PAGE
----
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MOJA Webinar explores the Intersection between Adult Education and Health

2 April 2024 | Joseph Masonda | DVV International Tanzania ALE Benefits of ALE In Africa Health

MOJA Adult Education and Health English

MOJA webinar explores the Intersection between Adult Education and Health

In Africa, education plays a crucial role in empowering women and addressing community health challenges. Confronted by the need to raise awareness about reproductive health and gender issues and to address some of the community challenges affecting youths and adults, MOJA held a webinar exploring the intersection between adult learning and education (ALE) and health on March 26th.

The webinar featured two presenters. Firstly, Dr Samira Sheik, a specialist physician in reproductive health and family planning from Tunisia, and Director of the Reproductive Health and Family Planning Centre in Tunis (ONFP). Secondly, Vanessa Reynolds, Coordinator of The Women’s Circle in Cape Town, South Africa, an organisation that takes a holistic view on community health, while working with women in12 townships around Cape Town.

The webinar sought to explore the intersection between ALE and community health, focusing on a wide range of topics, including reproductive health education, community empowerment, and the use of digital platforms and technology for health education and advocacy.

As always, participants were encouraged to actively engage with the presenters and share their insights and questions. Opening the event, Oumayma Kefi, African Continental Project – MOJA Communications Officer for North Africa, shared some information about the MOJA Platform ( MOJA is Africa’s only digital platform dedicated entirely to ALE, aimed at facilitating the building of an African ALE community through emphasising the importance of connections among adult education practitioners across Africa.

During her presentation, Dr. Samira discussed, among others, some differences in approach between reproductive health education for adults and teenagers, noting that cultural and religious factors are often important factors to consider. She also emphasised the need to raise awareness about reproductive health through increased community involvement, particularly among young people.

Community involvement is crucial in promoting health awareness, particularly among young people.

She presented the mobile app used by ONFP (Office Nationale de la Famille et de la Population) in Tunisia that allows users to access information and resources about the various health services available. The example is something that can be replicated elsewhere.

Vanessa Reynolds shared the objectives and spoke about the impact of The Women's Circle (TWC), a community education and service organization in Cape Town. She emphasized the relevance of their work in addressing community challenges and promoting lifelong learning through a participatory approach. She discussed the organization's mission to create an empowering environment for women and the importance of adapting their model to suit specific community needs. She highlighted some of the challenges faced by rural communities and the value of popular education tools in addressing social, political, and economic issues. She also shared about their work with communities in the Cape Flats, where in addition to community health issues and access to healthcare, they also seek to address problems such as hunger and food security.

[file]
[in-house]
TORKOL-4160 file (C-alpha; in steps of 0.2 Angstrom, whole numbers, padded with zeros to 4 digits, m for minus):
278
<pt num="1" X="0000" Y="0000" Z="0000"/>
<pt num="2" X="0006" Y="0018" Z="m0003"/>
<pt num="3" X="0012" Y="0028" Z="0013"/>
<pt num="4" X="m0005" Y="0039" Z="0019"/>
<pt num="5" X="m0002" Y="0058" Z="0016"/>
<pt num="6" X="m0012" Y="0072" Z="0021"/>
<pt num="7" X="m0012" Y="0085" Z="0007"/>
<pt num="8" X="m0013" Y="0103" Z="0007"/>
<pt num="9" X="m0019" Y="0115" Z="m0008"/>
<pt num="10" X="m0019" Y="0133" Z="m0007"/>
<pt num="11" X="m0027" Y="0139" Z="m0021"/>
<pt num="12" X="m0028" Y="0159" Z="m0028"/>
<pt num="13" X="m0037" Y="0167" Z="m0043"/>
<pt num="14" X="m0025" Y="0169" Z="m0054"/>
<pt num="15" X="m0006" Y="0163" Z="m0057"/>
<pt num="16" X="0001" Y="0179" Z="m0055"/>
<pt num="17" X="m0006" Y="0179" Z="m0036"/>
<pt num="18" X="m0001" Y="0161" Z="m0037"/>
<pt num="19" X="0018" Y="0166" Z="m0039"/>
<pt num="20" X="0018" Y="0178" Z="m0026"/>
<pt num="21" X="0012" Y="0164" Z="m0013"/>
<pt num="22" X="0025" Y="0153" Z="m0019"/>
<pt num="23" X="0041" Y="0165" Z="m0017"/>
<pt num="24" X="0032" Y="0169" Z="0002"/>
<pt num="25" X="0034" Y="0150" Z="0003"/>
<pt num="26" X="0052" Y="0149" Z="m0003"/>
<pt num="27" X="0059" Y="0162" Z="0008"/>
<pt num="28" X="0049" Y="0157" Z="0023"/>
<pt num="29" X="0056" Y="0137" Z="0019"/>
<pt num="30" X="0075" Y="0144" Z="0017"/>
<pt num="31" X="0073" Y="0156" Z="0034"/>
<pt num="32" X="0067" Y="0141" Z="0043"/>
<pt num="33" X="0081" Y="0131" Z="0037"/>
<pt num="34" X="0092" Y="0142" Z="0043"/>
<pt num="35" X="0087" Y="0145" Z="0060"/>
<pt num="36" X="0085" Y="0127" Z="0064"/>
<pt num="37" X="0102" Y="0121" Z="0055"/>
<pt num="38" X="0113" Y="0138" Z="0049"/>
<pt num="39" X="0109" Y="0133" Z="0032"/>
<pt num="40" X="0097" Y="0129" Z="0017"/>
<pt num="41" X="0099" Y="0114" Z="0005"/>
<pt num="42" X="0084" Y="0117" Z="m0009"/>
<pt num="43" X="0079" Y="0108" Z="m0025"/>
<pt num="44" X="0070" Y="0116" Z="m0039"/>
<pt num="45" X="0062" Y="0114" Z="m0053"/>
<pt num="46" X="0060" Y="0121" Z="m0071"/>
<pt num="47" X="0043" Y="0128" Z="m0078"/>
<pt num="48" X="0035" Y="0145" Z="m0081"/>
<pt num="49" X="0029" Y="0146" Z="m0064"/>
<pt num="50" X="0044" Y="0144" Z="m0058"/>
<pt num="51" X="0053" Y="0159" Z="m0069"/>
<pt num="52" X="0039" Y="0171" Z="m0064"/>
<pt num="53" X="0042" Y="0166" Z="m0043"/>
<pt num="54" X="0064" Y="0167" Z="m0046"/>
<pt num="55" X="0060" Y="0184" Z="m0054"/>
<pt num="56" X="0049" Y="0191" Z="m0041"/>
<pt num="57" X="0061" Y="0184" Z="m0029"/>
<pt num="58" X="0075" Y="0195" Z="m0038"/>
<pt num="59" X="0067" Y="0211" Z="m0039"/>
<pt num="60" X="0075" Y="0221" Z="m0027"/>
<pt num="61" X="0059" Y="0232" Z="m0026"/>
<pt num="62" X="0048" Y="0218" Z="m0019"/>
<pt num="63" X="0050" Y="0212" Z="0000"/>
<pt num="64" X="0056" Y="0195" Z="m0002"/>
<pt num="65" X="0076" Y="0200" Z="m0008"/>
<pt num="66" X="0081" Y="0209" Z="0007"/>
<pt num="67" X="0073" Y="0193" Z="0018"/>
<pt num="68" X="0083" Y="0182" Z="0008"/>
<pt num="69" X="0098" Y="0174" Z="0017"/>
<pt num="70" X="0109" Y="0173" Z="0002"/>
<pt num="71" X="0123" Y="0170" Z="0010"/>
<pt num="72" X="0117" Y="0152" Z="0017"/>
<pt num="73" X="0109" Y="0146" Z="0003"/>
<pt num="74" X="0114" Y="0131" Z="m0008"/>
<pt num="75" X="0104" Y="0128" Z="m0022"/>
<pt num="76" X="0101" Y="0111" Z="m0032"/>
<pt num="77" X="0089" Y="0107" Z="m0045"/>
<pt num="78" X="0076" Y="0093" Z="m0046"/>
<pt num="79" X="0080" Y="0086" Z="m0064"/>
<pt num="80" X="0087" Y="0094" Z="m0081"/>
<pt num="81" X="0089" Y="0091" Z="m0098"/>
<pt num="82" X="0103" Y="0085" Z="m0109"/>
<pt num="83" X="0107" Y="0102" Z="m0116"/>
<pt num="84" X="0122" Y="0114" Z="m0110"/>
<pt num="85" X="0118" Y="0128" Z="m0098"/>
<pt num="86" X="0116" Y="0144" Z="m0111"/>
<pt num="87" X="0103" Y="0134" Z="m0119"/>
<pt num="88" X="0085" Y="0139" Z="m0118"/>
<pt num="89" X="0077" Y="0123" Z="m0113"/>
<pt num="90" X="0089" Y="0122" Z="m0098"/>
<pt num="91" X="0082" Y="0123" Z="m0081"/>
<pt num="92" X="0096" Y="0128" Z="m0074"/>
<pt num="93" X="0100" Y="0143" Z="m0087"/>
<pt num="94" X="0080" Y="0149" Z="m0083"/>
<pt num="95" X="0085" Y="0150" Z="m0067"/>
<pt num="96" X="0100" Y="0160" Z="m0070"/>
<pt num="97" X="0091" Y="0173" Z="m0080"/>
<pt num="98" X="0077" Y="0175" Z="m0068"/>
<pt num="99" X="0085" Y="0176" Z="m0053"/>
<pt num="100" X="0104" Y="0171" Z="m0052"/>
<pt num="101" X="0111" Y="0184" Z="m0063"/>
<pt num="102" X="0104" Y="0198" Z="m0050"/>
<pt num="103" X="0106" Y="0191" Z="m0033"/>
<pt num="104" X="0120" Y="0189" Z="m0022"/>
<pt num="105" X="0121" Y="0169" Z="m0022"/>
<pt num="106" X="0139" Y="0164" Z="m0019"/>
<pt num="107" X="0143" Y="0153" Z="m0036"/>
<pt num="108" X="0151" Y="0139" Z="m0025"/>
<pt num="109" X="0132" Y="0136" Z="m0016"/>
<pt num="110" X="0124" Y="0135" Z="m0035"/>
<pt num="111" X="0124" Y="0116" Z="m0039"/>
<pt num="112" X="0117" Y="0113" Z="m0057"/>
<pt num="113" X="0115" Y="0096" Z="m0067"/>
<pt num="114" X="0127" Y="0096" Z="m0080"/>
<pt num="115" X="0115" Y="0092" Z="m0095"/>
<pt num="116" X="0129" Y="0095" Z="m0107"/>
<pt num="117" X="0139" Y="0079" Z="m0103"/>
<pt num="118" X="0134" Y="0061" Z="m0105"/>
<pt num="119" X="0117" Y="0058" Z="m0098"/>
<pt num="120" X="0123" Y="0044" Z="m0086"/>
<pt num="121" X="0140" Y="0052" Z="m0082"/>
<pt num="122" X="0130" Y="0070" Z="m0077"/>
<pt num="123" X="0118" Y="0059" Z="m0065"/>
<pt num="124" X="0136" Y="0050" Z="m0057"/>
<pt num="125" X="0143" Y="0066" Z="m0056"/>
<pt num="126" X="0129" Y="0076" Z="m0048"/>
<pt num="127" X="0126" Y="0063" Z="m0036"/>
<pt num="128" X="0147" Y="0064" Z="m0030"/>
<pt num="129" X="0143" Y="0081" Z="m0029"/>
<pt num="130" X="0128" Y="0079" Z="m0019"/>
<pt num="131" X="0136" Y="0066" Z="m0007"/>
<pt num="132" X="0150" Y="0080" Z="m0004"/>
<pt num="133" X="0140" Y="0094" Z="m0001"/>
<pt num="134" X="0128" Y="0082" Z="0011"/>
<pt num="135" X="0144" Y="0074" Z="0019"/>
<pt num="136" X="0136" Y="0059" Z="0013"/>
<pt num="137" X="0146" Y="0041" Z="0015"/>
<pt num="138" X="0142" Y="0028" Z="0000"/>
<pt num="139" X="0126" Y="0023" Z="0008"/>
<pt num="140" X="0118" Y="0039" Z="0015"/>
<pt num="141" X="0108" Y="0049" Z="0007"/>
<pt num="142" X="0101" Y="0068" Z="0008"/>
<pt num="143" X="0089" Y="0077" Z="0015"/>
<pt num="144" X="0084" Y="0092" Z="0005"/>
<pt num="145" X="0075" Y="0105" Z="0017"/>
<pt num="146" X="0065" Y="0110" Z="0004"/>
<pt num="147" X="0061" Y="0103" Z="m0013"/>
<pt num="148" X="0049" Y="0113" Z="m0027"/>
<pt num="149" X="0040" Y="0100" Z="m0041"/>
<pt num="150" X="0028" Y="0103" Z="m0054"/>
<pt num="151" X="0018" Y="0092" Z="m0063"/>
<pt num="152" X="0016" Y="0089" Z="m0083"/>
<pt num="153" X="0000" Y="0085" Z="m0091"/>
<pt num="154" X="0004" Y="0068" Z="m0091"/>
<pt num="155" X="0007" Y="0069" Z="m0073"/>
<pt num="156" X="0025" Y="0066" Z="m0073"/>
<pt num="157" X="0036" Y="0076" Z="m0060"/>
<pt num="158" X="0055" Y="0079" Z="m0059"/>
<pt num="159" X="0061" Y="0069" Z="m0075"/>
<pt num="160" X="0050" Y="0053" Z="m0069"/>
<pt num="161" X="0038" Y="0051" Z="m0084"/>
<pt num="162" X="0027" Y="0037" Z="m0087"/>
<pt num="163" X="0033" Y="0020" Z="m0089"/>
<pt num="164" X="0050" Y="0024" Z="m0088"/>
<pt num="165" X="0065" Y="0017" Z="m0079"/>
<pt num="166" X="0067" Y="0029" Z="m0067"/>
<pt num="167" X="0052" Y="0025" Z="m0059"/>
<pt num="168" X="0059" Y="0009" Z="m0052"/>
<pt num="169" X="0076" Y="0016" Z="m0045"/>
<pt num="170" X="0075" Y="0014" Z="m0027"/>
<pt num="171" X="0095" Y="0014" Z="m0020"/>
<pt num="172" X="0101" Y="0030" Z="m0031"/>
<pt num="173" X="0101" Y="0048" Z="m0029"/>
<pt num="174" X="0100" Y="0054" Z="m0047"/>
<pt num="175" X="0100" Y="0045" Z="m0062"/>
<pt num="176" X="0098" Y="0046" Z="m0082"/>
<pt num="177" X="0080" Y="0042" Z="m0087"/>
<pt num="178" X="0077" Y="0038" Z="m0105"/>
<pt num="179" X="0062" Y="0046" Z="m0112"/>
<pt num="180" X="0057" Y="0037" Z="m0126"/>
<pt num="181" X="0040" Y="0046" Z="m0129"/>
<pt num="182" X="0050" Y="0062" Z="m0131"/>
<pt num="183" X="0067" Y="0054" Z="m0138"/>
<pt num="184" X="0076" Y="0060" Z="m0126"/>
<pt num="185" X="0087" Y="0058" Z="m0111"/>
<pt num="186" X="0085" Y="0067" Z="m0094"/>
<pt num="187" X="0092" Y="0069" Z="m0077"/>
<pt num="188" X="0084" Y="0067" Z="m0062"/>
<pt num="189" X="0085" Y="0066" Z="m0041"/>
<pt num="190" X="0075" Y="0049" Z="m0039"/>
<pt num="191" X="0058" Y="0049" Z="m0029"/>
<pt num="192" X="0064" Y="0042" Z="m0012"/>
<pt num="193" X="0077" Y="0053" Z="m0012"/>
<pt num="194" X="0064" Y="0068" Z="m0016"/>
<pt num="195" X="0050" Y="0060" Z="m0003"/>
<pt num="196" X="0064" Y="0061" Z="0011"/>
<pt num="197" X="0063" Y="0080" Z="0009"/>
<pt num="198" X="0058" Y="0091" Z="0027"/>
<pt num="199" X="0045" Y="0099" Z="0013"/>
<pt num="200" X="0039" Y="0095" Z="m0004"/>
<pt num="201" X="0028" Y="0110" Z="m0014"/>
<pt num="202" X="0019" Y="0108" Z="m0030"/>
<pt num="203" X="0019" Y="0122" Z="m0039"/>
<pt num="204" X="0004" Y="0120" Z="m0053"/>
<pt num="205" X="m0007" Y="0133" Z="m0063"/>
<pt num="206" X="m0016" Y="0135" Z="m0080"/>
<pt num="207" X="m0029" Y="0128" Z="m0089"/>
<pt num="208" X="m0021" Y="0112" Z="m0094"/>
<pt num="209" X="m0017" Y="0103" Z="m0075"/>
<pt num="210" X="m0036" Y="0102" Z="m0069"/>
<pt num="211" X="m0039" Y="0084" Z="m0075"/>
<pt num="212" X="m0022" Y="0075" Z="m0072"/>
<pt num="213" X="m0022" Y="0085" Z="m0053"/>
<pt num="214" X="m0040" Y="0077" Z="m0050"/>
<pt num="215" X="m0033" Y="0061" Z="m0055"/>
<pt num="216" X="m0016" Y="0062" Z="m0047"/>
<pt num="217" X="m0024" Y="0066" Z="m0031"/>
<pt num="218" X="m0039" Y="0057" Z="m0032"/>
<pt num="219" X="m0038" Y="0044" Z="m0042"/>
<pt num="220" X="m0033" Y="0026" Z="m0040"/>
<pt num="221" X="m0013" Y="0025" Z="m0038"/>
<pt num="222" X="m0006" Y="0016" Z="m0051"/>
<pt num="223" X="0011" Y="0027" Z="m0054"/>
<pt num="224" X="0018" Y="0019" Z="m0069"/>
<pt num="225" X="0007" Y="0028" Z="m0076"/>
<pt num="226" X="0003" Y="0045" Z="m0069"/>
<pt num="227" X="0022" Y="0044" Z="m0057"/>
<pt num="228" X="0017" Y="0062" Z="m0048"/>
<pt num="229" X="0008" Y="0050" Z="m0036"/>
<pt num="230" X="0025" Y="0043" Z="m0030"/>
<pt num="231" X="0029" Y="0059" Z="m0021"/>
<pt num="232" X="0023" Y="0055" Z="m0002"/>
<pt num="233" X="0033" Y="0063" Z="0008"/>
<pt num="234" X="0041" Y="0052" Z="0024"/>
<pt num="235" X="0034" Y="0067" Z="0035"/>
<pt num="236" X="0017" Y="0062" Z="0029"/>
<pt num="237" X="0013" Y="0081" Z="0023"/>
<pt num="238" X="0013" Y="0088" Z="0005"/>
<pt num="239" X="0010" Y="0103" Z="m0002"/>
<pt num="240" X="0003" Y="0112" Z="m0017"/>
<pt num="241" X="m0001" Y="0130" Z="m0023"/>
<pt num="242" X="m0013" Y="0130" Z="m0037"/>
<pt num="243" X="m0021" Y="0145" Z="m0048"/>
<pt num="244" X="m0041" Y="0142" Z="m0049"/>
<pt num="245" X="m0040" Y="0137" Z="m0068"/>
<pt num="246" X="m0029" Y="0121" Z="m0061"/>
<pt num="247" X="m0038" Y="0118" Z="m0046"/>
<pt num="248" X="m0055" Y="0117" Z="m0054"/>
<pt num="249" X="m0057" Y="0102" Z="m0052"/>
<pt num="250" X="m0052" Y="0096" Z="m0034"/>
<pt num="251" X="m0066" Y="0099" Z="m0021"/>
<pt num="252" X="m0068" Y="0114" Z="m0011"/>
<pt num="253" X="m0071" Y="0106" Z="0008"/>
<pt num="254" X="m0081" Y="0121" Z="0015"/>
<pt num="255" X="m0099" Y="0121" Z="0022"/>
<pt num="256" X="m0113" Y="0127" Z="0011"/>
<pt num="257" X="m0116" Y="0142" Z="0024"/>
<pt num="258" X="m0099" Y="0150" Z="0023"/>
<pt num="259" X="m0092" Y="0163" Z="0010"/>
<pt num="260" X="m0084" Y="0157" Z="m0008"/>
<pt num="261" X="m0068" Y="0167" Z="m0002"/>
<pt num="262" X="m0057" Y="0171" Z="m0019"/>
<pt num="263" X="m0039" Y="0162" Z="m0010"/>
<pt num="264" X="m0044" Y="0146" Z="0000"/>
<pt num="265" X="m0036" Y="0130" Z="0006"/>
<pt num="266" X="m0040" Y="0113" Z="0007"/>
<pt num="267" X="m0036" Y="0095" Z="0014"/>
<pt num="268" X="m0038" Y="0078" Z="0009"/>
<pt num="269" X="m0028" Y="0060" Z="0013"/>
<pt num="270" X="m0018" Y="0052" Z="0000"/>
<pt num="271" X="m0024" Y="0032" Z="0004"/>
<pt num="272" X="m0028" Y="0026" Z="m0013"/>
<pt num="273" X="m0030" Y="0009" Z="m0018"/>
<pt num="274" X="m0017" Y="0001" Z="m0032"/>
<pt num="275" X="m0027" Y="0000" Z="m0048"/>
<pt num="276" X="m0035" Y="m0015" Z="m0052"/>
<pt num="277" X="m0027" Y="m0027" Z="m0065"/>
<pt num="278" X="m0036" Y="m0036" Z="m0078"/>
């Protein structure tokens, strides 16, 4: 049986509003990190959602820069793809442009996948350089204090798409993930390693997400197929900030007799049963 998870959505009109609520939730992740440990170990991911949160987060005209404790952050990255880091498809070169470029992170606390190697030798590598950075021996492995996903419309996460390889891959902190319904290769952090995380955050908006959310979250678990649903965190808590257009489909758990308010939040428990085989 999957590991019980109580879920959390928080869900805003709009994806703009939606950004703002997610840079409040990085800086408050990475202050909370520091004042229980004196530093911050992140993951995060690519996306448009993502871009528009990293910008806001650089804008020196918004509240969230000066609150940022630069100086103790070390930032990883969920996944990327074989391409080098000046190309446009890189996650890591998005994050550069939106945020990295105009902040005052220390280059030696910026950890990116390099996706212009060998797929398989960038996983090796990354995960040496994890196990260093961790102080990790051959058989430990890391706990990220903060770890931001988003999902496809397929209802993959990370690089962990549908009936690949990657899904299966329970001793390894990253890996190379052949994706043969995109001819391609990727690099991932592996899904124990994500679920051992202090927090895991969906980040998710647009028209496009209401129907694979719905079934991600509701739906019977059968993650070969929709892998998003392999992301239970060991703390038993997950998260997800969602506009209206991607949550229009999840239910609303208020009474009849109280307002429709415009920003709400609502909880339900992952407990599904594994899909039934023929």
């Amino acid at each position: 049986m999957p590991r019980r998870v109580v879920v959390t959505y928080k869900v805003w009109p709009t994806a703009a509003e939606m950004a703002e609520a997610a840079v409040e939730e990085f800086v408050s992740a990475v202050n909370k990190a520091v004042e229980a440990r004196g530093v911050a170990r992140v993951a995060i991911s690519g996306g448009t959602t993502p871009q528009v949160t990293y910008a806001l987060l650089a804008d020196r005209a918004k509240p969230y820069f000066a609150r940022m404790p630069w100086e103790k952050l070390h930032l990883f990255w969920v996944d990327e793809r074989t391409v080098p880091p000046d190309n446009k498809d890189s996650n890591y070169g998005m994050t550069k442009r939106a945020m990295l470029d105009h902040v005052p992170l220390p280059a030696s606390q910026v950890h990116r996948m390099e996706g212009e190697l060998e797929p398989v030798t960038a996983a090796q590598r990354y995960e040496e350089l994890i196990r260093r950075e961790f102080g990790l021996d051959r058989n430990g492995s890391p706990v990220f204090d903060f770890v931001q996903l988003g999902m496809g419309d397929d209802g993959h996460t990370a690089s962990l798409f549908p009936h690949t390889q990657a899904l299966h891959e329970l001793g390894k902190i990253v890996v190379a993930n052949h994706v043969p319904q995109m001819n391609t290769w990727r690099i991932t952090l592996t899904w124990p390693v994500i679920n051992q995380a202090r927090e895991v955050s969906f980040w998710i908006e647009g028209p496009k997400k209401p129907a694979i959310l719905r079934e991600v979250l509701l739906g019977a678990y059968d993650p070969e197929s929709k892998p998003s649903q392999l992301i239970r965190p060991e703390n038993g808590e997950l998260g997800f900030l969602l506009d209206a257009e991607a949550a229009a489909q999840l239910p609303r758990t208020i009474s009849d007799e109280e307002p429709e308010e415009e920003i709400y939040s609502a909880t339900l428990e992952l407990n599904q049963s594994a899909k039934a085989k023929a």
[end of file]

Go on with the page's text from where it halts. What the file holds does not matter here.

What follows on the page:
Our work empowers women and communities to address social, political, and economic issues.

Attendees participated actively in discussions following the presentations, asked questions, and shared some of their own experiences. This interactive format allowed for meaningful dialogue and knowledge sharing among participants. Asked how she ensures accessibility of reproductive health information to all, including marginalized populations, Dr. Samira replied that they make use of a variety of methods, including providing access via downloadable resources and information in public spaces. They are also planning to promote and share information via radio.

Nadia, who is a veterinarian working for rural women's empowerment, agreed with Dr. Samira's approach and suggested building partnerships with organizations working on women's empowerment in rural settings. She shared about a platform they use for mapping partners in hard-to-reach areas and encouraged the establishment of partnership with ONFP. Dr. Samira agreed, adding that they also have a mobile clinic equipped with an ultrasound machine which they use to reach remote areas.

Another question raised was about the Tunisian app’s accessibility for illiterate individuals and how they can comprehend its content. Dr. Samira explained that the app includes images, explanatory audio recordings, and subtitles to aid comprehension.

Abdoulaye Konota from Mali asked if there were complementarities between Dr. Samira and Vanessa's approaches to adult education and health. Relevance was identified as a key factor. Offerings must respond to the needs of communities. Accessibility is also important. Dr. Samira pointed out that all reproductive health services, including contraceptives and abortions, are free in their centres.

Attendees continued to share their experiences regarding health and ALE and expressed their hope for more MOJA webinars in the future.

Closing the event, Oumayma Kefi guided the attendees through the process of signing up and becoming part of the MOJA Platform, emphasizing the importance of sharing resources, events, and experiences from around the continent. She also appealed to organizations working in adult education to join the platform in order to enhance engagement and increase advocacy.

If you missed the webinar, or just want to see it again, you can view it here: